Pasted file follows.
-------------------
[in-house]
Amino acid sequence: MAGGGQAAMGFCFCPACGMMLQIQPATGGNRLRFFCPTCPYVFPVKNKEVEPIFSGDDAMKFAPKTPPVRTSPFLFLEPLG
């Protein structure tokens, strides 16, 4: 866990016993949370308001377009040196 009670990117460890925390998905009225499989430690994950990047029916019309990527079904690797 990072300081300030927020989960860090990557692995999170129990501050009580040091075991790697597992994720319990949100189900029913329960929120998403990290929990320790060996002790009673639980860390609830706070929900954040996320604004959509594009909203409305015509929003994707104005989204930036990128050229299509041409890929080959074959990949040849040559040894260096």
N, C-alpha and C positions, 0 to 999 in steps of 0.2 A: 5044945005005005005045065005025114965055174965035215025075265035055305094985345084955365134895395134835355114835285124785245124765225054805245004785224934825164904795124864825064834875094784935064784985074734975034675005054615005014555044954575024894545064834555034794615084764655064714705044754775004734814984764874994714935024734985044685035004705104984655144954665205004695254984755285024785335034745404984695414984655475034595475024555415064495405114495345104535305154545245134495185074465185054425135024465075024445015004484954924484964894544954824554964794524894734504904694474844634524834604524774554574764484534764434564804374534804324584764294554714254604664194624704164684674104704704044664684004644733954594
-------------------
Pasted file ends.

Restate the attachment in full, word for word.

[in-house]
Amino acid sequence: MAGGGQAAMGFCFCPACGMMLQIQPATGGNRLRFFCPTCPYVFPVKNKEVEPIFSGDDAMKFAPKTPPVRTSPFLFLEPLG
């Protein structure tokens, strides 16, 4: 866990016993949370308001377009040196 009670990117460890925390998905009225499989430690994950990047029916019309990527079904690797 990072300081300030927020989960860090990557692995999170129990501050009580040091075991790697597992994720319990949100189900029913329960929120998403990290929990320790060996002790009673639980860390609830706070929900954040996320604004959509594009909203409305015509929003994707104005989204930036990128050229299509041409890929080959074959990949040849040559040894260096």
N, C-alpha and C positions, 0 to 999 in steps of 0.2 A: 5044945005005005005045065005025114965055174965035215025075265035055305094985345084955365134895395134835355114835285124785245124765225054805245004785224934825164904795124864825064834875094784935064784985074734975034675005054615005014555044954575024894545064834555034794615084764655064714705044754775004734814984764874994714935024734985044685035004705104984655144954665205004695254984755285024785335034745404984695414984655475034595475024555415064495405114495345104535305154545245134495185074465185054425135024465075024445015004484954924484964894544954824554964794524894734504904694474844634524834604524774554574764484534764434564804374534804324584764294554714254604664194624704164684674104704704044664684004644733954594